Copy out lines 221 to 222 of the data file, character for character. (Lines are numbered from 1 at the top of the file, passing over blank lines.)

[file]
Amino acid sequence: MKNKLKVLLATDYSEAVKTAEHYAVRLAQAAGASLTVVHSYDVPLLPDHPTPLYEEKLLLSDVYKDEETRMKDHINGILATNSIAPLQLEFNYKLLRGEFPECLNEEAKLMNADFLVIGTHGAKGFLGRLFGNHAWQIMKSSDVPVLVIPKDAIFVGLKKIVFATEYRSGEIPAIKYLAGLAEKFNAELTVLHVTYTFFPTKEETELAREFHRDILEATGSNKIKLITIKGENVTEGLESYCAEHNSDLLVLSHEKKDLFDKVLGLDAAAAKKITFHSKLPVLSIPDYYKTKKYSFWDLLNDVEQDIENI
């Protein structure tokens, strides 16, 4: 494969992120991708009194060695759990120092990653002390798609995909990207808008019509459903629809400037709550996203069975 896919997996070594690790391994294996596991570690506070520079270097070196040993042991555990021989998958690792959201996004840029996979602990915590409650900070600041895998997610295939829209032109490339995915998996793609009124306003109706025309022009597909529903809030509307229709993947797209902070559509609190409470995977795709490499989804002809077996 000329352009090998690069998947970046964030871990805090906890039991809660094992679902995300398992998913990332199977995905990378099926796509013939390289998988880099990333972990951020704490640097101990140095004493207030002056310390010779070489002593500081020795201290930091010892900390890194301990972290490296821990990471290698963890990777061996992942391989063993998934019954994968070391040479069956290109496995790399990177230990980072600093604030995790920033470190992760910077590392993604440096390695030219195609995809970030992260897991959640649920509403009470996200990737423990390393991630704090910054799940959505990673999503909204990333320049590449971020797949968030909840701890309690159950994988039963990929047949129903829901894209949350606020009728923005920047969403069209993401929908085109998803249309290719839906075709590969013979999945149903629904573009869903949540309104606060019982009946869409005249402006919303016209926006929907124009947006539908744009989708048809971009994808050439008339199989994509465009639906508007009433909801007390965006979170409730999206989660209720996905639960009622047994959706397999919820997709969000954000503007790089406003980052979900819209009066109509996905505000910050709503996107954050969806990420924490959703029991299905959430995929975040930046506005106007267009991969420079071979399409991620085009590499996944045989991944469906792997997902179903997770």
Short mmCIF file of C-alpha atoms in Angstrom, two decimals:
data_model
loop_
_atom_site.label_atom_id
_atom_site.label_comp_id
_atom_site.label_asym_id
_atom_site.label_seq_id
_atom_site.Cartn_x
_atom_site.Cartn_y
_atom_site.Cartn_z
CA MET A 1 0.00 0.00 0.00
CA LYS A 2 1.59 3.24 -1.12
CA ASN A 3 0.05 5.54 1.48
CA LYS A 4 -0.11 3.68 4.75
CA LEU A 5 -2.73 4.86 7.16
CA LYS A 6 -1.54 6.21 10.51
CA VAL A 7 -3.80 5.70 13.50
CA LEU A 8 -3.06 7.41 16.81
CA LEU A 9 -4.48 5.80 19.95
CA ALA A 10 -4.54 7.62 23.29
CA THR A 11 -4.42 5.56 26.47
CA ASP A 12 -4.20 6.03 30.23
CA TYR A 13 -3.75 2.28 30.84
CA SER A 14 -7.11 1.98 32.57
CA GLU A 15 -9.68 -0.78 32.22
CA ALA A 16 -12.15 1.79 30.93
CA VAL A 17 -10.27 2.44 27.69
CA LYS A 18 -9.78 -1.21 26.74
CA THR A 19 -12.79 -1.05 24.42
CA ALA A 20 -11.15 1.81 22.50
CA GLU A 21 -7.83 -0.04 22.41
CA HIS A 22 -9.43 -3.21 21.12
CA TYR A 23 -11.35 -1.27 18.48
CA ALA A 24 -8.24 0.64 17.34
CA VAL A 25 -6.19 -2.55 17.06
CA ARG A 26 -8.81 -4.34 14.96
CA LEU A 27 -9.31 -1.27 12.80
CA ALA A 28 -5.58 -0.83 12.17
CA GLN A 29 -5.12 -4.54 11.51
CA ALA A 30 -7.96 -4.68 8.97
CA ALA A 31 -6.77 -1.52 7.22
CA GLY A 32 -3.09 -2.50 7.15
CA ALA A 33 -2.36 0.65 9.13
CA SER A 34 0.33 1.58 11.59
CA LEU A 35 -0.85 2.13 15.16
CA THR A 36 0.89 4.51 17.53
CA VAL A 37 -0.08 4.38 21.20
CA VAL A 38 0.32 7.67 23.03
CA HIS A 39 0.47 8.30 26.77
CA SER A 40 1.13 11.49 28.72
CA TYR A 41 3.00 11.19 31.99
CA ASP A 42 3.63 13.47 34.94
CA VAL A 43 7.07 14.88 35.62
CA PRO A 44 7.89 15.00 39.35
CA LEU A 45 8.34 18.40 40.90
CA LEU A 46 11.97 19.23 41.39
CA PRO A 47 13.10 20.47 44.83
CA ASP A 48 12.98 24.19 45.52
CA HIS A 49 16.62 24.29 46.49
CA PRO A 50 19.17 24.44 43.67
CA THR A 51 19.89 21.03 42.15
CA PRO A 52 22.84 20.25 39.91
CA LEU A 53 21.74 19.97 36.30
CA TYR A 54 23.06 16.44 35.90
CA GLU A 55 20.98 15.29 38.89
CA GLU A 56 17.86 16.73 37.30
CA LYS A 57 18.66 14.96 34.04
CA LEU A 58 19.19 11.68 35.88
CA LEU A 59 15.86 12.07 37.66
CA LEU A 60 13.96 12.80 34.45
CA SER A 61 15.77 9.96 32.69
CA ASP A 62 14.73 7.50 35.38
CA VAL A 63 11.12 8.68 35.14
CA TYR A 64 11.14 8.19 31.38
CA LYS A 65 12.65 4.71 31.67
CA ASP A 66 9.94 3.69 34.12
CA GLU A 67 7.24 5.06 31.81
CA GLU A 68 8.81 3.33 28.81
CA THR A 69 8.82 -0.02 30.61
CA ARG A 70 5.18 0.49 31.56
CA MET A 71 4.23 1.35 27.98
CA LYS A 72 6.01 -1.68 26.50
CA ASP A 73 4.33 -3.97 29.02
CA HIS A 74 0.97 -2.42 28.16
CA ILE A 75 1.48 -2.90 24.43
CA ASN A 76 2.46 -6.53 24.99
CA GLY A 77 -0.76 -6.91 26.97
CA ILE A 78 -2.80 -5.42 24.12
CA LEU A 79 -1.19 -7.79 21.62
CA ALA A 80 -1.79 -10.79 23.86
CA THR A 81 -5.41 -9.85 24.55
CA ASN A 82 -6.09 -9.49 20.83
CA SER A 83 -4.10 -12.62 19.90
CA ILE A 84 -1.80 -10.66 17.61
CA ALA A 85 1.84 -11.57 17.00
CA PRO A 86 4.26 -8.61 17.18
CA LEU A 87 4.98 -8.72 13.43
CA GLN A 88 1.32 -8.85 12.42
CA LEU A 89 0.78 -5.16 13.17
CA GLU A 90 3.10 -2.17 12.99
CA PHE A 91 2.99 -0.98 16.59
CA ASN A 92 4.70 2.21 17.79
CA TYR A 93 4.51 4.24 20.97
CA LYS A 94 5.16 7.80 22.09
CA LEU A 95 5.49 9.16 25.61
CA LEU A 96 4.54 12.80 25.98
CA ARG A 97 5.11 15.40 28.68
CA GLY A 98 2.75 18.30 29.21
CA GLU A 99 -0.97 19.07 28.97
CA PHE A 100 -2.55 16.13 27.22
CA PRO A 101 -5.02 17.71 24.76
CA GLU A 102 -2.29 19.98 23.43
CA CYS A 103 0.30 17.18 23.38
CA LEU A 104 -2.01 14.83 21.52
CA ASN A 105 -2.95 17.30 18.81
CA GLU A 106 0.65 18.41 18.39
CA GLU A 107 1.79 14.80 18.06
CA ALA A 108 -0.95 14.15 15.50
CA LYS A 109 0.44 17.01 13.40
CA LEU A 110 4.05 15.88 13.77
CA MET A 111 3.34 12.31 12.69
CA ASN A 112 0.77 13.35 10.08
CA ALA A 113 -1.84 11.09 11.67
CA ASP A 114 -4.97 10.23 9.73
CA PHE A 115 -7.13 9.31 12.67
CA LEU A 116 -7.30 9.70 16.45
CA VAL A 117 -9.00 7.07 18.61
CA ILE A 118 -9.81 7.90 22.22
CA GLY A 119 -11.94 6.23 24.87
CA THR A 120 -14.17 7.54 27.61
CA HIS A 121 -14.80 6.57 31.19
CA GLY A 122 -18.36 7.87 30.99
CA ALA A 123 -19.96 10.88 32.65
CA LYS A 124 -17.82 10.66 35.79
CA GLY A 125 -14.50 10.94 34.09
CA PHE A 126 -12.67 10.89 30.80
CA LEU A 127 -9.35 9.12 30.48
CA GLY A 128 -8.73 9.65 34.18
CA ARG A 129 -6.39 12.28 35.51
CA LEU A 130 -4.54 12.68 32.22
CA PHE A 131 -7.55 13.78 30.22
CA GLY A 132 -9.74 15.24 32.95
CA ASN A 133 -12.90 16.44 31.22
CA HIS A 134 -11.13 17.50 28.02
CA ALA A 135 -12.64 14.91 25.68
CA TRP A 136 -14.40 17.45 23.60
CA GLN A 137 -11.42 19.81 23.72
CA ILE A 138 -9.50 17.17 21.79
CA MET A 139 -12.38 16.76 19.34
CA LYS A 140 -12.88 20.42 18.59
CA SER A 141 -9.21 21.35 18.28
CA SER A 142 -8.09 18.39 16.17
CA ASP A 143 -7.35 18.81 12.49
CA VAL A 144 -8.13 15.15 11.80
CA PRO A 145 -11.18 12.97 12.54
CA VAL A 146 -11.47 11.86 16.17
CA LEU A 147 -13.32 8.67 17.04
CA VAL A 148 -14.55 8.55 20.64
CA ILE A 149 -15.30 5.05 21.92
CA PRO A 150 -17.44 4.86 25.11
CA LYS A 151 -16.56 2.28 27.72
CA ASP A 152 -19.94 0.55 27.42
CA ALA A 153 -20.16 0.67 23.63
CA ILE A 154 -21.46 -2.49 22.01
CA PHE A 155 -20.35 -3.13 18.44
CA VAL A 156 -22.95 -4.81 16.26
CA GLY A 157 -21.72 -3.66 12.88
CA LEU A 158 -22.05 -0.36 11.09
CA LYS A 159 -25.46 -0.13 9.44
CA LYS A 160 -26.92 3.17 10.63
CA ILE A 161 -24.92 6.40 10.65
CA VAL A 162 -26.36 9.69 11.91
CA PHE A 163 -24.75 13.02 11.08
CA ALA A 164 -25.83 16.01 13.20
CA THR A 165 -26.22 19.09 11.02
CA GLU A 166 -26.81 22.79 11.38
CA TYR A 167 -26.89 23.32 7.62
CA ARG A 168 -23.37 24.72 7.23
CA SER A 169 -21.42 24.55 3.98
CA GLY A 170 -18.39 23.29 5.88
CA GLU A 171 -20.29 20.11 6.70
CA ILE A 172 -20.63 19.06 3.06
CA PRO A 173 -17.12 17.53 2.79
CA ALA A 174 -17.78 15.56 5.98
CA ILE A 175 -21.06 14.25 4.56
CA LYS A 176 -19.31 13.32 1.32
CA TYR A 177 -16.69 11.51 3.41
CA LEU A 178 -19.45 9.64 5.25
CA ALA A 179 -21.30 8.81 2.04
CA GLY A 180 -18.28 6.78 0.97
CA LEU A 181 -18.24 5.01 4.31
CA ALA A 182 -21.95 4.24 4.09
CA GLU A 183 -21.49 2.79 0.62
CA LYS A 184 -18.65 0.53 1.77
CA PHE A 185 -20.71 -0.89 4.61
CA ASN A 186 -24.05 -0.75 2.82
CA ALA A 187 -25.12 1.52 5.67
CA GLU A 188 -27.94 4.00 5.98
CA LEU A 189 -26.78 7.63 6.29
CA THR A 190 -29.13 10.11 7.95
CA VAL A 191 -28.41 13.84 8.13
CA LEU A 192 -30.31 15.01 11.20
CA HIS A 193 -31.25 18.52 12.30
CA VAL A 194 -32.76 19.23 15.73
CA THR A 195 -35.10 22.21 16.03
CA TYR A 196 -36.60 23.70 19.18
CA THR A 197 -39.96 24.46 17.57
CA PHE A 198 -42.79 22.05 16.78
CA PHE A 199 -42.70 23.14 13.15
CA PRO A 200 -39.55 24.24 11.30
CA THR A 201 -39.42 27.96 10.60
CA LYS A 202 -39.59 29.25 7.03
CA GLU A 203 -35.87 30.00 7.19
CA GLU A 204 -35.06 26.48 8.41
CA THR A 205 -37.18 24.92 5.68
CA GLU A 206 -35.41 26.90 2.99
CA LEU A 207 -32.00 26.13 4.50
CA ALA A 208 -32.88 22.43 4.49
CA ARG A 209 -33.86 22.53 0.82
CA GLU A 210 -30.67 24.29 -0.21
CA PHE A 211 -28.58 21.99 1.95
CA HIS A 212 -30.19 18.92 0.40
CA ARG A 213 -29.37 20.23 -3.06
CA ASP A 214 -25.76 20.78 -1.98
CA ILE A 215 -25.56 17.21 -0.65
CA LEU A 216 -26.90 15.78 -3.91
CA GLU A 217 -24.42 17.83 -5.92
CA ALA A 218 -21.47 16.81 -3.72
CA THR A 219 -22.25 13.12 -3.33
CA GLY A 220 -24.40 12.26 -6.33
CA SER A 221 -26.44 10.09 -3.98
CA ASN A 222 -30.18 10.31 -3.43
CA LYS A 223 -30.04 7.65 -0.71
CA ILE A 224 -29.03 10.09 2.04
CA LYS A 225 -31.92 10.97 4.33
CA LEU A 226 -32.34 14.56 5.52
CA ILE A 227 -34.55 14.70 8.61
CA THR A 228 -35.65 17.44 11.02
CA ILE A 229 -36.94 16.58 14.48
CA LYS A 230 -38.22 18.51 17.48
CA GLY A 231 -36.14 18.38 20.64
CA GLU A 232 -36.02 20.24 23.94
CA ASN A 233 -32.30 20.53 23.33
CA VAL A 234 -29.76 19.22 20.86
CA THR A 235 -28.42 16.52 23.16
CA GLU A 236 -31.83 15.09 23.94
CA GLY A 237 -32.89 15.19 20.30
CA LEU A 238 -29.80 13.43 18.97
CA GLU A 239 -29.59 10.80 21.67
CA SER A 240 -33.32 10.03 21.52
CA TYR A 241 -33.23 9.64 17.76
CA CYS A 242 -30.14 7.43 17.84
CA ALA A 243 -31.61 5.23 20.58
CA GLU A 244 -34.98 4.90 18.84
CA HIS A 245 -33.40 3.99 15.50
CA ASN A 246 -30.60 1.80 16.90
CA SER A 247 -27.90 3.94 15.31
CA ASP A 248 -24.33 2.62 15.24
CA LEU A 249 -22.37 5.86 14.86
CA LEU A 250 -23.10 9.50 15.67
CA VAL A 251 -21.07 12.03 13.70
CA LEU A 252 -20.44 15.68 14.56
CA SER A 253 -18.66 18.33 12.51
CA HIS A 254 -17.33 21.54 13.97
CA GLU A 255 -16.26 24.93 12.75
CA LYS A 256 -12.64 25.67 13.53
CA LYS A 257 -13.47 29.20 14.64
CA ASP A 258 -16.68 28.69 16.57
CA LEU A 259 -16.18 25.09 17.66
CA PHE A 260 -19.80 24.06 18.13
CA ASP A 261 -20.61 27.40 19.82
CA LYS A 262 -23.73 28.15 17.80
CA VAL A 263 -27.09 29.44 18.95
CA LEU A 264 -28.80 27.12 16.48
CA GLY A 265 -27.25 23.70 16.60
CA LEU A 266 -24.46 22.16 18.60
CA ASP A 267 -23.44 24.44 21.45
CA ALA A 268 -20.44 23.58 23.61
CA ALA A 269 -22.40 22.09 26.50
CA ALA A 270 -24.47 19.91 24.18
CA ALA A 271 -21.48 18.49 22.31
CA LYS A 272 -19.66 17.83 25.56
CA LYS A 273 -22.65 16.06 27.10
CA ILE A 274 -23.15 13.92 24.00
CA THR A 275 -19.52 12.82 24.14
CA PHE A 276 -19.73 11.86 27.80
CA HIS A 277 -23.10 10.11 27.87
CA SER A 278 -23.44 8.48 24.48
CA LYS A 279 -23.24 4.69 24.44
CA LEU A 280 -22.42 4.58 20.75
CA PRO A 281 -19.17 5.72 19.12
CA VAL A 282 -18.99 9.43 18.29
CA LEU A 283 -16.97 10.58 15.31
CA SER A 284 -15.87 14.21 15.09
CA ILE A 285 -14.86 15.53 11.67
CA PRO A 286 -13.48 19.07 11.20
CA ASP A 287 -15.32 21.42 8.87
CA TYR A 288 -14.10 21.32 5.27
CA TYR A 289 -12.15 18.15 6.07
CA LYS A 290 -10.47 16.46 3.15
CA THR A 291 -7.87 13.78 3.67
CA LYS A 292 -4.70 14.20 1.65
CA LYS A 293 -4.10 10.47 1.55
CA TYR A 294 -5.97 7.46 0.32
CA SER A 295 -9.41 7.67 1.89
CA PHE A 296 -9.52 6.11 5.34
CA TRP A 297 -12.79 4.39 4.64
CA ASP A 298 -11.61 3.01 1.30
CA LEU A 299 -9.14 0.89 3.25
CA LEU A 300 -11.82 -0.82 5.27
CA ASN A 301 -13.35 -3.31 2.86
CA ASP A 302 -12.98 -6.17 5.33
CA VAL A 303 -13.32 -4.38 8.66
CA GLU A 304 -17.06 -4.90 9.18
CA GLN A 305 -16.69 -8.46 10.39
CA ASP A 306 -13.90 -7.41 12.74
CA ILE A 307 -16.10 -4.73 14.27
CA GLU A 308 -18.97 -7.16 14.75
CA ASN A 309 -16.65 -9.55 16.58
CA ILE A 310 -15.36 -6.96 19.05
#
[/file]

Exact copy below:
CA ARG A 209 -33.86 22.53 0.82
CA GLU A 210 -30.67 24.29 -0.21